Recording From a Cable/Satellite DVR to a DVD Recorder

What to do with the video on your DVR after the hard drive gets full

Magnavox and Funai DVD Recorders
Magnavox and Funai DVD Recorders. Images provided by Magnavox and Funai

With the increasing use of digital video recorders (like cable or satellite DVRs), there comes the question of what to do when their hard drives get full. You may be able to transfer your hard drive recordings to DVD, but there are some limitations.

Before You Get Started

The physical process of recording from a DVR to a DVD recorder is the same as recording to a VCR, or a DVD recorder/VCR combo. In fact, your DVR or DVD Recorder user manual should have a page illustrating this.

You can connect a DVR to a DVD recorder, provided the following connection options are available on your DVR. Connect either the S-Video or Yellow composite video outputs, along with the red/white stereo audio outputs of the DVR to the S-Video or Composite Video and the red/white analog stereo inputs of the DVD recorder.

It is important to note that before you purchase DVD recorder or DVD recorder/VHS VCR combo that your DVR does have the connection options listed above. If your DVR only has HDMI outputs for video/video or HDMI for video and digital optical/coaxial outputs for audio, then you are out of luck as DVD recorders do not provide these as input options. In other words, it is necessary for your DVR to have analog video and audio outputs in order to connect to the corresponding inputs on a DVD recorder in order to be able to transfer video and audio signals the DVR to the DVD recorder and DVD disc.

The Copy-Protection Factor

Even if your DVR and DVD recorder have compatible connections, another factor to keep in mind is that with some programs you may have recorded on your DVR, such as those originating from HBO, Showtime, On-demand program services, and even some non-premium channels, employ a type of copy-protection that allows an initial recording on a DVR, but will prevent that program from being copied further onto DVD or VHS. Since this is random, you won't know until you try it or take note of any copy-protection message before the program starts. If the DVD recorder detects a copy-protected signal, it will usually display a message on the DVD recorder's front panel and, possibility, eject the DVD disc.

DVR to DVD Recording Steps

If you want to transfer recordings that you have made on your DVR to DVD, here are the basic steps to follow.

  • Check your DVR and see if it has the following connections: S-Video, Composite Video (yellow) and audio outputs (red and white).
  • Check your DVD recorder for these same connections as input options.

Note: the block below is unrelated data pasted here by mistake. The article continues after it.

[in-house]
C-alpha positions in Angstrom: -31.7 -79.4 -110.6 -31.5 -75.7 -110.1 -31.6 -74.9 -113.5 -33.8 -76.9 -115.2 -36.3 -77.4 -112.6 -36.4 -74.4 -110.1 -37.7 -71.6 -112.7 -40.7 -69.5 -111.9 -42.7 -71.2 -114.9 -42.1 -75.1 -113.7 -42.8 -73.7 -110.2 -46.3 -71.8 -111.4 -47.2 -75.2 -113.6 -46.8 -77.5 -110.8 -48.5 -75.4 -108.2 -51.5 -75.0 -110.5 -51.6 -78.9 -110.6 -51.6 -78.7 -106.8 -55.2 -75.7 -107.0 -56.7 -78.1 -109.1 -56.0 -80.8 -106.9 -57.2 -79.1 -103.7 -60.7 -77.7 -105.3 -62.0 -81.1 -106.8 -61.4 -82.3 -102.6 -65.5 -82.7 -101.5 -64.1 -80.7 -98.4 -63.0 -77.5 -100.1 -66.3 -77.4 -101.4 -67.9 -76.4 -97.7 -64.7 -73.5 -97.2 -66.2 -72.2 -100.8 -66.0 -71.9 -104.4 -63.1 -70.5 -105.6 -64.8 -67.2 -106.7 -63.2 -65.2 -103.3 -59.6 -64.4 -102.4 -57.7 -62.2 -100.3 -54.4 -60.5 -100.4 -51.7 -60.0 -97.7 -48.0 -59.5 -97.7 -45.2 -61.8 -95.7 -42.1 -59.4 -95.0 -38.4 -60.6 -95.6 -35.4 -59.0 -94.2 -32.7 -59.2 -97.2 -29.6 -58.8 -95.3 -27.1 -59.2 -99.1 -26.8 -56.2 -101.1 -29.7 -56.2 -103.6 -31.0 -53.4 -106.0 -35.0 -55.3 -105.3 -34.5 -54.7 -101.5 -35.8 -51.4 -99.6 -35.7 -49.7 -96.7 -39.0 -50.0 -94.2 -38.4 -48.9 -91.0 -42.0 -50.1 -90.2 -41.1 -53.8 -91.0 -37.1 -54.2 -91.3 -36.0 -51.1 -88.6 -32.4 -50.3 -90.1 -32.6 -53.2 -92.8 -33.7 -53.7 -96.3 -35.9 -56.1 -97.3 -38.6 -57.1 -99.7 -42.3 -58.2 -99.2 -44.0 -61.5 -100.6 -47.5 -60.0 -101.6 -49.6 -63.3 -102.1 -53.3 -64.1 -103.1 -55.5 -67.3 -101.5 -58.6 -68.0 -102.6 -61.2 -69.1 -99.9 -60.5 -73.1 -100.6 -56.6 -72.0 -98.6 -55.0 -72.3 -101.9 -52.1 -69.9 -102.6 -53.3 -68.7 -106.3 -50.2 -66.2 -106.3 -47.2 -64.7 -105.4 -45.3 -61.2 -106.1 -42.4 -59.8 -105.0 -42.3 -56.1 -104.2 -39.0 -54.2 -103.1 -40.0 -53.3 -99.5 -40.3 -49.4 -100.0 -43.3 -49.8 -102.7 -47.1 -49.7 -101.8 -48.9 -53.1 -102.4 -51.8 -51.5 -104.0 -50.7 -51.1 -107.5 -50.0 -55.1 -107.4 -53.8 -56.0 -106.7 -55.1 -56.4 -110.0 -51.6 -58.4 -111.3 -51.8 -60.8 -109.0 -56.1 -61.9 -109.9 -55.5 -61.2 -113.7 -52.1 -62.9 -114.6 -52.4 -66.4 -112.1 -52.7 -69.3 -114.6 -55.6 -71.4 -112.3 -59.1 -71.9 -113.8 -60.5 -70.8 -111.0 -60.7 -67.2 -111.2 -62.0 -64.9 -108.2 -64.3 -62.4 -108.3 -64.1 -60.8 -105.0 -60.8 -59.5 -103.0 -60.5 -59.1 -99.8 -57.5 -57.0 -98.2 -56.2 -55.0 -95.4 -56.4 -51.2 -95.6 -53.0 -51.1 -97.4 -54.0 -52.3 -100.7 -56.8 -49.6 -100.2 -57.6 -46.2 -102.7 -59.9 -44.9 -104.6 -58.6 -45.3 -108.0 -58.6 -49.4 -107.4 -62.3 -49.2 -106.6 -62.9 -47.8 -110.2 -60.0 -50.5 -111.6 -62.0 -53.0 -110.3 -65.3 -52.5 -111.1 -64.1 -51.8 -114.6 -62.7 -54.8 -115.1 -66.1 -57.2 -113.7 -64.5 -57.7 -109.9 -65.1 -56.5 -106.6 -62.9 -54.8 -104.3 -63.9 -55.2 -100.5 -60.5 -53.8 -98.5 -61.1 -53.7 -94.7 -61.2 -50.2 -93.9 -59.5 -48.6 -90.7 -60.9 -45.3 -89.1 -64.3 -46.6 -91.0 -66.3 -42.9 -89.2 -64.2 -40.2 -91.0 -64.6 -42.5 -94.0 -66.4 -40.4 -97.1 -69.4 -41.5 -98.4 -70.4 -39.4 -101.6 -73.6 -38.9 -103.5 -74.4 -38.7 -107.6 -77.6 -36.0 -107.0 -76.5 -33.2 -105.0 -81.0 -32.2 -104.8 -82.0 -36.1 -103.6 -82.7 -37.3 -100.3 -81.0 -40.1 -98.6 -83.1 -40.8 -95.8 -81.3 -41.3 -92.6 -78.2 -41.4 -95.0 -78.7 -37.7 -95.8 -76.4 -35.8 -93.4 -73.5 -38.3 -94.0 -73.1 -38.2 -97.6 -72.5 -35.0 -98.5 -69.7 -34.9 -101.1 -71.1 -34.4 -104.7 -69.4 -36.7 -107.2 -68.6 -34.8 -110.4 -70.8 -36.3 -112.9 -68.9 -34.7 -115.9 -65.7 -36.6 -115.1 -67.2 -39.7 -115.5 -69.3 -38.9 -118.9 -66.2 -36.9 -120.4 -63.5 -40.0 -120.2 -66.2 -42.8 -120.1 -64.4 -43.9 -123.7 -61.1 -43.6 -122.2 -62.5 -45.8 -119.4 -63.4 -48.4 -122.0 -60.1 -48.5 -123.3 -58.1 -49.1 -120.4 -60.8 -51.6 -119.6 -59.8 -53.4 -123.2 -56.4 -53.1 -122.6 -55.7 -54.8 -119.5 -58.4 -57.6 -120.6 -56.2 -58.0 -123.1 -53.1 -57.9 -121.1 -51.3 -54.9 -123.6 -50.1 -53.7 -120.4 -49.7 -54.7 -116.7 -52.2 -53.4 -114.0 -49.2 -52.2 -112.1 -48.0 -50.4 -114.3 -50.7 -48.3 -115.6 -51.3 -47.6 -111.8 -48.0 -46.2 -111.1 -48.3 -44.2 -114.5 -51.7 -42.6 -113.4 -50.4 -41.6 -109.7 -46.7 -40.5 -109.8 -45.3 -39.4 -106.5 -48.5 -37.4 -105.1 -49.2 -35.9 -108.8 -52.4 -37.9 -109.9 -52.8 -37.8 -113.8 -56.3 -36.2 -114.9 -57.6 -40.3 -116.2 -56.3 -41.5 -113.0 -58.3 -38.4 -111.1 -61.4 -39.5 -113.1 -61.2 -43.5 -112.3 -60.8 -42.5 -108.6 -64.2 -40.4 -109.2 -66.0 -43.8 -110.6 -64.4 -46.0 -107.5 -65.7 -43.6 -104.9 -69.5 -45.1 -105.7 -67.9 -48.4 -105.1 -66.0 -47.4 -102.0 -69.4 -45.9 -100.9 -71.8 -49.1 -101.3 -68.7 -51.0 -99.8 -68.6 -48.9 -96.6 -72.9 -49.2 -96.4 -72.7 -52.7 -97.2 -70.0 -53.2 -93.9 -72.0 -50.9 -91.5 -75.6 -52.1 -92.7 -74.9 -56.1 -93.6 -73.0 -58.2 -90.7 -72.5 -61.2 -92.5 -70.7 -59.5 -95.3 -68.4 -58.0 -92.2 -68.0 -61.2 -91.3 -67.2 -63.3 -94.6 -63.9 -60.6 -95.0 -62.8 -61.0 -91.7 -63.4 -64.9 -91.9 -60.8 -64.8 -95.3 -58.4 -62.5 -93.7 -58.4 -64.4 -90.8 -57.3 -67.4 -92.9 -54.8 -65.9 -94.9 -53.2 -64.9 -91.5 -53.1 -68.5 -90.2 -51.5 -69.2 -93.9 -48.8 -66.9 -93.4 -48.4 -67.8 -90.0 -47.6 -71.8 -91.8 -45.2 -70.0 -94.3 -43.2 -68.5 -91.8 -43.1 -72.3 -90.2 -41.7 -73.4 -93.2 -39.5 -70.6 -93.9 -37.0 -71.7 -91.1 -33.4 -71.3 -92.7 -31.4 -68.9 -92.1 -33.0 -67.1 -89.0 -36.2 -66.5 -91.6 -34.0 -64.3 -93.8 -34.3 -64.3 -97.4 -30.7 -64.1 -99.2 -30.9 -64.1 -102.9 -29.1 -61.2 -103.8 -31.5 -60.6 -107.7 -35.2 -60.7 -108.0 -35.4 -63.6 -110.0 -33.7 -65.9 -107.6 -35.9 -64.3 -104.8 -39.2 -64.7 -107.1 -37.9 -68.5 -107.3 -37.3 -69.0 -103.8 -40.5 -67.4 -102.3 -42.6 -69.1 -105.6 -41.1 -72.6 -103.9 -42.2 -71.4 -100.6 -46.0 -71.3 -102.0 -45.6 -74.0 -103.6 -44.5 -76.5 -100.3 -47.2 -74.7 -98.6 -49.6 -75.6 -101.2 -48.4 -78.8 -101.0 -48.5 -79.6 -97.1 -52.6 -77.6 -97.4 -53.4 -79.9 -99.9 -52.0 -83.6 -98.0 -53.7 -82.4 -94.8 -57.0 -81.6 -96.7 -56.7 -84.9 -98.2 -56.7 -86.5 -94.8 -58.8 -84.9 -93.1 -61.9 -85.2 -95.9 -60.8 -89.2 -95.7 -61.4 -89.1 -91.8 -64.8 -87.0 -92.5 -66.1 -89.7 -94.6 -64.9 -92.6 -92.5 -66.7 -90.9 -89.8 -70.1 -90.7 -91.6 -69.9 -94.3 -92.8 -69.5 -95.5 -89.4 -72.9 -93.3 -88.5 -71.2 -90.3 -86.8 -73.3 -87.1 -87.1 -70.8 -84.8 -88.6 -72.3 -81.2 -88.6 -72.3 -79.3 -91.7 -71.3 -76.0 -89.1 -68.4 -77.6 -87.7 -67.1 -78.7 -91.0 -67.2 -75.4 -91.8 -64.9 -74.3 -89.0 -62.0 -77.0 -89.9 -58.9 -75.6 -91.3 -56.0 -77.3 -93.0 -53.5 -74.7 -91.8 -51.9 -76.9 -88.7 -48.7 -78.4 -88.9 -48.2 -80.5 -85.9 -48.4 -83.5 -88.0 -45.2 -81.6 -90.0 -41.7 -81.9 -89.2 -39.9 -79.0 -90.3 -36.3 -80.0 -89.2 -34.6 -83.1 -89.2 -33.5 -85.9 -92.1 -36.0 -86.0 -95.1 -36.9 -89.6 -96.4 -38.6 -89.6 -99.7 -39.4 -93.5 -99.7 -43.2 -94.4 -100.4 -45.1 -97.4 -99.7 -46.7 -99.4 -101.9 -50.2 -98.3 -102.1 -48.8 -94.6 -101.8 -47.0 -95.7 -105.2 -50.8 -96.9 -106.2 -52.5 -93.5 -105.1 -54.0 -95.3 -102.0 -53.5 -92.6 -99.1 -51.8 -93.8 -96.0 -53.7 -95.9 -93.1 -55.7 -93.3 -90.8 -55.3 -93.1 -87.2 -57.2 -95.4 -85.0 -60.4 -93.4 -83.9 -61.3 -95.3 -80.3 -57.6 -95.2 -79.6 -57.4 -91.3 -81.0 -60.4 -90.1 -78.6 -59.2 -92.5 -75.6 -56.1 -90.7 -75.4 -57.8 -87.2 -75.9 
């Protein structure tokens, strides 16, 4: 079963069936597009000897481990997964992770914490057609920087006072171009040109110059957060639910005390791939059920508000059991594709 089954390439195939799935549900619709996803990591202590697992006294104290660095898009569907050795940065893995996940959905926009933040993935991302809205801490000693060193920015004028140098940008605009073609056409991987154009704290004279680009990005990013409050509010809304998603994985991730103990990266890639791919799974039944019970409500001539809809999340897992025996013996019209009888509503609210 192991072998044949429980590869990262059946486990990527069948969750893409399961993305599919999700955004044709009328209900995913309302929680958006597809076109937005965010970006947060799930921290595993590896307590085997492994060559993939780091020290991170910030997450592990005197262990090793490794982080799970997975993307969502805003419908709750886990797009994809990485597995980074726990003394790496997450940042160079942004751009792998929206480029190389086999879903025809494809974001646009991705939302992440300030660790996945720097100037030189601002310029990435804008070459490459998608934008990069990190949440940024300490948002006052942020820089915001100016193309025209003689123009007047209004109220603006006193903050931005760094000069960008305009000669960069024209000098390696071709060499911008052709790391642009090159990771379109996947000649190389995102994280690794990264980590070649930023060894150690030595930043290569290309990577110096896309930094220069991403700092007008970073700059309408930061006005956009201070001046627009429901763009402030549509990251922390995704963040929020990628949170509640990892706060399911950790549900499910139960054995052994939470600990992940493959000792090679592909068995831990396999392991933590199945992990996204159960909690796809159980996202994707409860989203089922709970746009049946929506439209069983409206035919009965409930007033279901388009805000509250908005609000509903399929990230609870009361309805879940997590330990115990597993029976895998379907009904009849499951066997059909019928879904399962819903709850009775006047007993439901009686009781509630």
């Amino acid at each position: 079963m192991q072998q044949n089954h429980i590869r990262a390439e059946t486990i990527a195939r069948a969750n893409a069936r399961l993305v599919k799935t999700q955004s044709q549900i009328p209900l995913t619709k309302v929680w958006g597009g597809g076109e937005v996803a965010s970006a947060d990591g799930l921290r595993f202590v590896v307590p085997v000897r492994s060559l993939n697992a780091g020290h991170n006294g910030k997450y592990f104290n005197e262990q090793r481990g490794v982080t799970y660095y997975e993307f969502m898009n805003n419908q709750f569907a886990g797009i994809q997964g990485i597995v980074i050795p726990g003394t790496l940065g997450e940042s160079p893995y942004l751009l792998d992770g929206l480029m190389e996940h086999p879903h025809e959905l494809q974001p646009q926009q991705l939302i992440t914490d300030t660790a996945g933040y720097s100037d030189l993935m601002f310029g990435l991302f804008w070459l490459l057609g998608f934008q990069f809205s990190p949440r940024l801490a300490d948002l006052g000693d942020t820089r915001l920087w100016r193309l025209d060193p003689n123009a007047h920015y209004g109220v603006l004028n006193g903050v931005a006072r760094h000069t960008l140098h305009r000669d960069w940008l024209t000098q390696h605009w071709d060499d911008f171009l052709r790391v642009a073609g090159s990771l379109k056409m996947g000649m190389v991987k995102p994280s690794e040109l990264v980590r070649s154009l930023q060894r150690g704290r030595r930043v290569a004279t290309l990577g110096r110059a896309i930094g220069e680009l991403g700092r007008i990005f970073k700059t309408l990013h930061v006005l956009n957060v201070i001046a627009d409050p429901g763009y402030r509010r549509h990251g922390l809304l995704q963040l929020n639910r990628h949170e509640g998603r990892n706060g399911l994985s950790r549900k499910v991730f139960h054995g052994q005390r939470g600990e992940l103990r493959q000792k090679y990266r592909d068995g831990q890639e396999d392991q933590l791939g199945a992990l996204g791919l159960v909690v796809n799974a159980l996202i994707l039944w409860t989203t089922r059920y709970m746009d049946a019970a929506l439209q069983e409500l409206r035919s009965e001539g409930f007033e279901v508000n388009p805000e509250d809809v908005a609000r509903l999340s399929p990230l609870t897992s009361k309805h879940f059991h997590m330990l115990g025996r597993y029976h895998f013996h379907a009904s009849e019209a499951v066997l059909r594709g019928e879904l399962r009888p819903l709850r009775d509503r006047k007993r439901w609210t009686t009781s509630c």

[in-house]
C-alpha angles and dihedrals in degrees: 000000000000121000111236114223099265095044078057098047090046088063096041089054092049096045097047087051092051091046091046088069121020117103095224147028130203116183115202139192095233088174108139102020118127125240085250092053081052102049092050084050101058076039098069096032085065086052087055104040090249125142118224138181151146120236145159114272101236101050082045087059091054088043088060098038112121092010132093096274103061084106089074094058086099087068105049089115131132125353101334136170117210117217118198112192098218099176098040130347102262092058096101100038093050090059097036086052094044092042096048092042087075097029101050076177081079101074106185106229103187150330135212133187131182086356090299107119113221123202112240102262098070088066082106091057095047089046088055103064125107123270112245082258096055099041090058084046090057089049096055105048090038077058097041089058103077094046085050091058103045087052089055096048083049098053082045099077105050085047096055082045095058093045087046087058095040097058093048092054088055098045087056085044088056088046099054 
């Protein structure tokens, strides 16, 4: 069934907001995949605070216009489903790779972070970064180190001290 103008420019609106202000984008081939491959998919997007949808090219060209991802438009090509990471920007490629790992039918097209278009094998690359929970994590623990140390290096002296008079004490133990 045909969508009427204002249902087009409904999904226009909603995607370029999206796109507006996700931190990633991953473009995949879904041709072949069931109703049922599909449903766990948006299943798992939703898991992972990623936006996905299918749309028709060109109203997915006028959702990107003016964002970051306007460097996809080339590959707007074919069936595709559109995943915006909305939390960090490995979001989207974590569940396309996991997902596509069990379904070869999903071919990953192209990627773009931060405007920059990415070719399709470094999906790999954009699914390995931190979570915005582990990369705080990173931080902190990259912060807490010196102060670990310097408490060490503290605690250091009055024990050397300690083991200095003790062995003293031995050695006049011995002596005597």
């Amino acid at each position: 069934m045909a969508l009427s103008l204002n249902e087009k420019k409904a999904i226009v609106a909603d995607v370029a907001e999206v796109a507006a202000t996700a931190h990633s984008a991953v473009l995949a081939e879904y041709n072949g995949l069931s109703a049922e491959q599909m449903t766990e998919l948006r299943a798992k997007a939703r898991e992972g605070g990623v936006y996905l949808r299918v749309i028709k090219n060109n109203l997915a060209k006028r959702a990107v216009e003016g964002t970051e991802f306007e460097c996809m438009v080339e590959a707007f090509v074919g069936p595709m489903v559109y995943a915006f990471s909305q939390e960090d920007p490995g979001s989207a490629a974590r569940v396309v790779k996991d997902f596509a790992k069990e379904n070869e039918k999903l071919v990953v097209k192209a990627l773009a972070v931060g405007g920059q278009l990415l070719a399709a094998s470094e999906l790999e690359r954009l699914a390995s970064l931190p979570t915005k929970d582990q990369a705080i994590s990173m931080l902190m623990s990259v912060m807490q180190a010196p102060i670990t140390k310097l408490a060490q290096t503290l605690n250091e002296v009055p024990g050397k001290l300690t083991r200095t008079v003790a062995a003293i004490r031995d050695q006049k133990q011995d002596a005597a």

• Connect the S-Video or Composite (yellow) video and red/white audio outputs of the DVR to the corresponding inputs on the DVD Recorder (labels may include—video 1, video 2, line 1, line 2, or AV-in, AV1, AV2—this labeling varies by manufacturer).
  • Set the DVD recorder to the line or video input (line 1, line 2, video 1, video 2, AV-in, AV1, or AV2).
  • Insert your blank DVD disc into the DVD recorder.
  • Follow the playback and recording instructions for your specific DVR and DVD recorder.
  • If the recording fails to start, you see a message on your TV that the recording cannot be made or that your DVD recorder is receiving an "unusable signal", recheck your connections. However, if everything is connected properly and you have followed the proper steps, you may be a victim of the copy-protection issue discussed previously.

    Other Things To Take Into Consideration

     If you subscribe to HD cable/satellite services and have an High-Def DVR as part of that service, and you are successful in making a copy of your DVD recording onto DVD, that copy will not be in high-definition, as DVD is not a high definition format. What will happen is that the DVR will downscale the recording output to standard definition via the S-video or Composite (yellow) video outputs so that the DVD recorder will be able to record the signal onto DVD.

    If you are thinking that using a Blu-ray Disc recorder will allow you to make copies of your cable/satellite content in HD, it is also important to note that in the U.S. Blu-ray disc recorders are not widely available and those that are will not allow you to record any HD content from the DVR to Blu-ray Disc.

    The Bottom Line

    In the heydey of VCRs and DVD recorders, we had a tendency to record a lot of TV programs and movies from antenna, cable, or satellite on tape or disc for later viewing convenience. However, in today's environment, official restrictions limit what you can record and what medium you can record onto.

    With the advent of options such as Video-on-demand and internet streaming, which allow watching a program or movie anytime you want, the need of having to record a favorite TV show or movie is greatly diminished. Also, when you take into consideration that all the recordings you make have to be done in real time, that results in a lot of time you have to spend making those copies. Consider how long it will take you to copy an entire season of a show from your DVR to DVD, such as Game of Thrones, combined with the fact that you end up with a lower quality copy of what you had on your DVR recording.

    Also, a question you should always ask yourself is "How often will I actually view what I copied to DVD". When your DVR hard drive gets full, do you really want to take the time to make DVD copies, or is there content you can delete in order to make room for more.

    For more specifics on what DVD recorders can and cannot do, check out our complete DVD Recorder FAQs